There were a lot of rich guts in the American goose. Gutting it has taken a long time. But the work is almost done, now. What do you do with a fowl once you have it gutted?
You cut it into pieces and fry it, that’s what. It’s delicious.
Then you throw the bones away. Might take another 40 years to get there. And the process is part of the problem. The Boomer and Gen X gutters know they’ll almost certainly be dead and gone by the time they’ve gnawed this goose down to the greasy bones.
And here they are, writing and tweeting and bitching and Trump-voting away, flailing about wildly for someone else to blame. We (white male GenX, of which I am one) aren’t about to blame ourselves collectively. We’re all about ego and the importance of the individual, by which we mean ourselves, singular, not any other white male of our generations and certainly not any other individuals beyond that demographic. I, me, me, I. And if something is wrong you must be to blame and that’s why we have Trump yelling at his fans to ‘knock the shit out of’ people who dare voice dissent and why we have ideological zealots stabbing people for not agreeing with their politics (yes, enforcing the ‘correctness’ of their politics by killing those who disagree. Or, in milder form, by calling them rude names on Twitter.) and attacking people for having brown skin or the ‘wrong’ religious/spiritual/ideological/scientific/educated beliefs and knowledge.
Let’s go back, for a moment, to that perceived childhood idyll they’re so hot to “take our country back” to.
For me, childhood was the 1970s. In my memory, there’s sort of a glow around those years. That glow is the better side of my childhood. A glow of carefree play. What did I know or feel of the ugliness of the war in Vietnam or the national humiliation of Richard Nixon or the horror of Kent State?
Little or nothing, of course. I was a boy, a poor boy to be sure, but one who was wandering field and forest of rural Wisconsin with a faithful dog at my side. I was concerned with wading in creeks, gathering hickory nuts, snacking on wild apples and plums and berries, climbing trees, playing games with my friends, reading books, and so on. I wasn’t watching or comprehending much of the news.
The 1970s were no golden age, to be sure. But they look a bit gold to me when I remember them. Because I was a child, and the cares of adulthood were not yet upon me. The 1950s are no different. Or the 1930s, or 1990s. Wherever your childhood is.
Trumpism is no yearning for utopia, and it is no brave embrace of the hard work of making a better tomorrow. It is a fleeing in the hopeless direction of lost childhood. It is a cowering. For tomorrow is always uncertain, and doubly so for those who wish, uselessly, to live in the past.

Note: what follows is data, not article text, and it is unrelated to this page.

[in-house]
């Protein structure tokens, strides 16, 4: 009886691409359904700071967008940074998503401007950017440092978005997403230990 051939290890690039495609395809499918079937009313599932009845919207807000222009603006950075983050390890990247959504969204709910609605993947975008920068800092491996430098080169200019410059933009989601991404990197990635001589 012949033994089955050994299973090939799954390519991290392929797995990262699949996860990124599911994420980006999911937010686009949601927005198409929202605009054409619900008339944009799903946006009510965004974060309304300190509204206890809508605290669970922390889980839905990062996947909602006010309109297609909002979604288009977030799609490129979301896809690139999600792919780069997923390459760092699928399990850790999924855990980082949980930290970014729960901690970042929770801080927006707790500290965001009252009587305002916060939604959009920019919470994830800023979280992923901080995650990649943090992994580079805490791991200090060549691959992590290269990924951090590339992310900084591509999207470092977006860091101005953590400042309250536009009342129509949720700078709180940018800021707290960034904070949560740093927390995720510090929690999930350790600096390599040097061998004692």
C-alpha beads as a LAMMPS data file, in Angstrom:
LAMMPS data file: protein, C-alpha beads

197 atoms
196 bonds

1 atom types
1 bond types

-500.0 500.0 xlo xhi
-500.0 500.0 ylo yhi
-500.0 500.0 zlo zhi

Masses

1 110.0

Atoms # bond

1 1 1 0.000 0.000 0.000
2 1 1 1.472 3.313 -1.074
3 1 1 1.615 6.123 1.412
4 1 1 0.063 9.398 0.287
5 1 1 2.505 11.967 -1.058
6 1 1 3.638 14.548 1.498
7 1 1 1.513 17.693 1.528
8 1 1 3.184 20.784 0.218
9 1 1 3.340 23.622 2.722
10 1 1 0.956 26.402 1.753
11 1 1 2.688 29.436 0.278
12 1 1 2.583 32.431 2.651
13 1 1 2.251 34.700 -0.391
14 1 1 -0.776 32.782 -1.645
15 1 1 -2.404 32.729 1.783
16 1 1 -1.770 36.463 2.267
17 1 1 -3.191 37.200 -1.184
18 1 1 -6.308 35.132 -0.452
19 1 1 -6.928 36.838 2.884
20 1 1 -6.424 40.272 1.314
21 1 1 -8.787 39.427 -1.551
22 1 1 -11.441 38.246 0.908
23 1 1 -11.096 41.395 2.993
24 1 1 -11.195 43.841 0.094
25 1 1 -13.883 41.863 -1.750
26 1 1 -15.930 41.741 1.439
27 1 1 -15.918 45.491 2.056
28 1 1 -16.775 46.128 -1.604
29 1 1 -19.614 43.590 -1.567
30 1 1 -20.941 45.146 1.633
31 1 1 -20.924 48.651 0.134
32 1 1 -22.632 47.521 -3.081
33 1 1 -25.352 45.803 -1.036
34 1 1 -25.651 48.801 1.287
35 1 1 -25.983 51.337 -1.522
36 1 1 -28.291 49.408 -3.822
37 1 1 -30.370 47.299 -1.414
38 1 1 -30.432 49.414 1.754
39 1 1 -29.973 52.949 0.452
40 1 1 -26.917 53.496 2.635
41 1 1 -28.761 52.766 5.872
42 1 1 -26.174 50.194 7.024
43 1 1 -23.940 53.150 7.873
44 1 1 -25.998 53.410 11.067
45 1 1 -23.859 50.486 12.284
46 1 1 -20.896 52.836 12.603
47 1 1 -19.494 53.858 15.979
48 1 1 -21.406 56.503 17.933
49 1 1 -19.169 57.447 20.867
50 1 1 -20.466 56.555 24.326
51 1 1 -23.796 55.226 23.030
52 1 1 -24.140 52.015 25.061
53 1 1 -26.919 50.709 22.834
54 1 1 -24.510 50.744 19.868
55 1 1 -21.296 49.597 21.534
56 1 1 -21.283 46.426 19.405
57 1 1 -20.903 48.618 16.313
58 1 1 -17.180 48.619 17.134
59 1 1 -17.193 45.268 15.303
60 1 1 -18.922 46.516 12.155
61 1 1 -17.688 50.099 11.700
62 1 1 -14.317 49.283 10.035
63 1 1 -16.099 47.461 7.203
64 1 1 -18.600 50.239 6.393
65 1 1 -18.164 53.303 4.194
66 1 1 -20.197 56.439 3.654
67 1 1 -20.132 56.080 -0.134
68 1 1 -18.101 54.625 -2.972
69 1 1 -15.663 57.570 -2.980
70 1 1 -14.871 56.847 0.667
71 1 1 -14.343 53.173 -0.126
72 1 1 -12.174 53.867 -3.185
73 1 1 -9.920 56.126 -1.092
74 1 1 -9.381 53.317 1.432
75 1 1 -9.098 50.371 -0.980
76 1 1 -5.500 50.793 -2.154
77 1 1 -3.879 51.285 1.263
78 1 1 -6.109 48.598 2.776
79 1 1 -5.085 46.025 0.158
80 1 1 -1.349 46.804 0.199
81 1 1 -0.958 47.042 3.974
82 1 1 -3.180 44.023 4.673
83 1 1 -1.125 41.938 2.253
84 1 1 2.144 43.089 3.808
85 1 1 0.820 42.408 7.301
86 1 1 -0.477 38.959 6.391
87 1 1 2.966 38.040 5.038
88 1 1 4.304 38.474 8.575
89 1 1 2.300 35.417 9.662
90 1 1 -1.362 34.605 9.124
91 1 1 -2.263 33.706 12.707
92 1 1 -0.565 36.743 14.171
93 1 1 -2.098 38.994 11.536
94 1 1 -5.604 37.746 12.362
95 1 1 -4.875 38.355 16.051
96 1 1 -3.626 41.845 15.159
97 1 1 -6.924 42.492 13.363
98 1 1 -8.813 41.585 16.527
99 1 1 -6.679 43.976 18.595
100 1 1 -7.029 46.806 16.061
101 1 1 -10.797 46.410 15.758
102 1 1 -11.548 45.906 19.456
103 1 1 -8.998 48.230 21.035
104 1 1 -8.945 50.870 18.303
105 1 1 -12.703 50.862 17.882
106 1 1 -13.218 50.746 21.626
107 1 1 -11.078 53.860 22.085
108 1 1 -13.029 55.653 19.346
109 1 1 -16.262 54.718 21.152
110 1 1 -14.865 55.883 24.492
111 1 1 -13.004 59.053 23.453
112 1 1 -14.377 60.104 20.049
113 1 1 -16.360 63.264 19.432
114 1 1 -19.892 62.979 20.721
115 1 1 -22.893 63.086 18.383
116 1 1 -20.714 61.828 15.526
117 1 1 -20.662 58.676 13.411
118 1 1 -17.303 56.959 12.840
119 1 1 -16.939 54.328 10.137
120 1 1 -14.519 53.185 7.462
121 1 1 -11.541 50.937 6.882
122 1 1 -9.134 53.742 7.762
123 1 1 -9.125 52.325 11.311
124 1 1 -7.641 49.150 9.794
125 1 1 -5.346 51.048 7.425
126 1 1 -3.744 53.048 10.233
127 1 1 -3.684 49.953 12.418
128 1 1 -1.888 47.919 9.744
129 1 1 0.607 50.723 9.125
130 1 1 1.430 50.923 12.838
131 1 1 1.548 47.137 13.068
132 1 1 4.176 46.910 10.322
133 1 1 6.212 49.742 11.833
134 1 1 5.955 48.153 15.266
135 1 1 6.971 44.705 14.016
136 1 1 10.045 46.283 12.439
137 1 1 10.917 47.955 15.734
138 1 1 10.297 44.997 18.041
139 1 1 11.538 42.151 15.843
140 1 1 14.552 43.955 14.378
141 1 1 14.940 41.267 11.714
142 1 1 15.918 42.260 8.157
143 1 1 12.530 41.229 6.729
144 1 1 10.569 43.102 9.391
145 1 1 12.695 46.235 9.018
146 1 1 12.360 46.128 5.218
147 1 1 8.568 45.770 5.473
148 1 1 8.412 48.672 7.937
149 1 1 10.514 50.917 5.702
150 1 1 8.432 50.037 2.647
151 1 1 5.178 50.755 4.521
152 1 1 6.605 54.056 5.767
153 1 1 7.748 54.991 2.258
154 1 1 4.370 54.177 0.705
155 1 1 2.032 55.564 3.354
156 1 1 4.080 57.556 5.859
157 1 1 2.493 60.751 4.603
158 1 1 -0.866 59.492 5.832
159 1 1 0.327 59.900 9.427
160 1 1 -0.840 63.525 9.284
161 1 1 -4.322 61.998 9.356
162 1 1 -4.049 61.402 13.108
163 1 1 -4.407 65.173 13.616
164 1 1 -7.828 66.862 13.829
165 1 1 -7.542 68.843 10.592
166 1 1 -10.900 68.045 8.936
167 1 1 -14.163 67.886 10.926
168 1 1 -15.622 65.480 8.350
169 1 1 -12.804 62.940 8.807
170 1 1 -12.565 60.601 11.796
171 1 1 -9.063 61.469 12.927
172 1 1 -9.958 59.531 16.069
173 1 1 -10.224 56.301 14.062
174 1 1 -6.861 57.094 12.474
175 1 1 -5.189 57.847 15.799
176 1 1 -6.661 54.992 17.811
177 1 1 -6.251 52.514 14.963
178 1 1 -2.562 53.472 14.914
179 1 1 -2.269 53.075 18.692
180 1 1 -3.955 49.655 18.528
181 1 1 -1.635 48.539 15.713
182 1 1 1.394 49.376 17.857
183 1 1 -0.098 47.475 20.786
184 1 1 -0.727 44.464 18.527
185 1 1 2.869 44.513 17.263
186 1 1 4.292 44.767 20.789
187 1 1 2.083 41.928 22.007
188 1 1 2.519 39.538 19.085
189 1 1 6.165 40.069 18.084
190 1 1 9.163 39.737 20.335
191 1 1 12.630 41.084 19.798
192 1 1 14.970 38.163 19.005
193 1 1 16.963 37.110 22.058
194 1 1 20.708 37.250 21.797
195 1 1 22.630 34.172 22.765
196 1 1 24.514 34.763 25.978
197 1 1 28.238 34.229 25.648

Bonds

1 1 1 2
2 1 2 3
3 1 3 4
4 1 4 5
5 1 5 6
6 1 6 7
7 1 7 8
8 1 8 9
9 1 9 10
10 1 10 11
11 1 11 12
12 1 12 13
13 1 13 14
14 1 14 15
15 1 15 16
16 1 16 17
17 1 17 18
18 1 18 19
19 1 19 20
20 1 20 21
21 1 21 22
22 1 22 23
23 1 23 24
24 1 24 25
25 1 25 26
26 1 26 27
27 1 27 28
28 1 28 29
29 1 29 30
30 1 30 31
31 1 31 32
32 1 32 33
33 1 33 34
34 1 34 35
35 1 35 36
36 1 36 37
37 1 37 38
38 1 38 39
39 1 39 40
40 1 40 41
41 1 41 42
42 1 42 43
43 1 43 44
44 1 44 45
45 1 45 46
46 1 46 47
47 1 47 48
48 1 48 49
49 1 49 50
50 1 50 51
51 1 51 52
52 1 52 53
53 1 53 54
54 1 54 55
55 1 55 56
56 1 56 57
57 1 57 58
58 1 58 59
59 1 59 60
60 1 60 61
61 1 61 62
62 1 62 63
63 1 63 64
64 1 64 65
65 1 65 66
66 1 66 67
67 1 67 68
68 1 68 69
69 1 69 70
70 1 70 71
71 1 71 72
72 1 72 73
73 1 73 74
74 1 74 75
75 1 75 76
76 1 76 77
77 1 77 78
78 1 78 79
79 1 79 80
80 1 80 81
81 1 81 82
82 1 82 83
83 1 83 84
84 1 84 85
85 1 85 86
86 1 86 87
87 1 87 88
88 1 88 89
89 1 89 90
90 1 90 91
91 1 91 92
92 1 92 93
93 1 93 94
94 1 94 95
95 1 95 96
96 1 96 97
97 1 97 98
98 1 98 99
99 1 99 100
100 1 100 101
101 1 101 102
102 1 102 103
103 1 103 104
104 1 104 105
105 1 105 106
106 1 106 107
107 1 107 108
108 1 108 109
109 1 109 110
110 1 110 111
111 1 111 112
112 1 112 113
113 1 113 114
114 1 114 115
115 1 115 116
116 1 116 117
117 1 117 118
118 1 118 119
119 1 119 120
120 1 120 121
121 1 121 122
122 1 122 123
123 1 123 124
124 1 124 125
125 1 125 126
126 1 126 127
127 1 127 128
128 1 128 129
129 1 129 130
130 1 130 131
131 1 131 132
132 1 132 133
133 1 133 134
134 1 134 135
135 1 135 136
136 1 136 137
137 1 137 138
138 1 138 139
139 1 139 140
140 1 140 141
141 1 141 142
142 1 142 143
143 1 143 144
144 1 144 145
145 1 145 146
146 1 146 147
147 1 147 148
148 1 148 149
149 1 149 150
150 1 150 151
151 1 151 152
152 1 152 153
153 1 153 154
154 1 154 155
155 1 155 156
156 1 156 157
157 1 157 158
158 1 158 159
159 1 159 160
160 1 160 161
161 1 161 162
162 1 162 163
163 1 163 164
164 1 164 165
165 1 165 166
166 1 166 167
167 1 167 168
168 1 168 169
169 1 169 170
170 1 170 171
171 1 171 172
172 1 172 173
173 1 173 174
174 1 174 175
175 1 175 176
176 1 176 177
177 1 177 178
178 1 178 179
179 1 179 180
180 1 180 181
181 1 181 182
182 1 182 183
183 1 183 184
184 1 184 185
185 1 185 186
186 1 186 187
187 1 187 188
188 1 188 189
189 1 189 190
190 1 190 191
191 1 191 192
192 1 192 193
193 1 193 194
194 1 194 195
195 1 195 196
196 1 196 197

The thuggish threats and violence and posturing with gun and fist are not strength. They are the bared teeth of the rat backed into a corner — only the Trumpite corner is built of fear-rhetoric and scaremongering taken to heart by the fearful. It’s not real. But more than imaginary, it is a huge corner packed full of a whole chaos of rats constantly telling each other how hellish and awful life and the United States and the world are. And no matter how much the rats tear into each other, no matter what other of their fellows they manage to bite, what they rage against is impossible to bite, because it is tomorrow itself, and the blood they taste is their own.
They’re raging against the only true constant in the universe: change itself. A constant that nothing can turn aside, delay, or even touch.
And, perhaps fittingly for the generations of Boomers and GenXers that are the meat of the ranks of Trumpism, their idea of a better world is an action B-movie. No actual leaders, just stars whose charisma is a scriptwritten Hollywood facade of strength, whose power is all spectacle and cheesy one-liners and costumery (Mike Pence and Scott Walker on Harleys, anyone?) whose will is the will of the moral and ethical and emotional weakling: the temper tantrum, the uncontrolled rage, the urge to mass murder with big guns and exciting stunts and technicolor explosions, and of course lots and lots of angry, violent intimidation.
Bully tools, but played out in real life instead of the theater.
Yearn for an angry, bloody version of childhood all you like, Trumpites. That way lies chaos and loss and disappointment. Adulthood can be quite a bit more boring, with its reason, and compromise, and sometimes painful ethical choices, and hard work, and compassion. But one way leads into a better future for our children, and one leads into Lord of the Flies for children of all ages, even the balding ones with deep crows’ feet.
If I wrote Donald Trump as a character, he would never fly outside of overt satire. “He’s too one-dimensional, too absurdly over the top, too poorly conceived. But worst of all, he’s just a trope. In fact, you threw every major supervillain trope but one together and called it done.”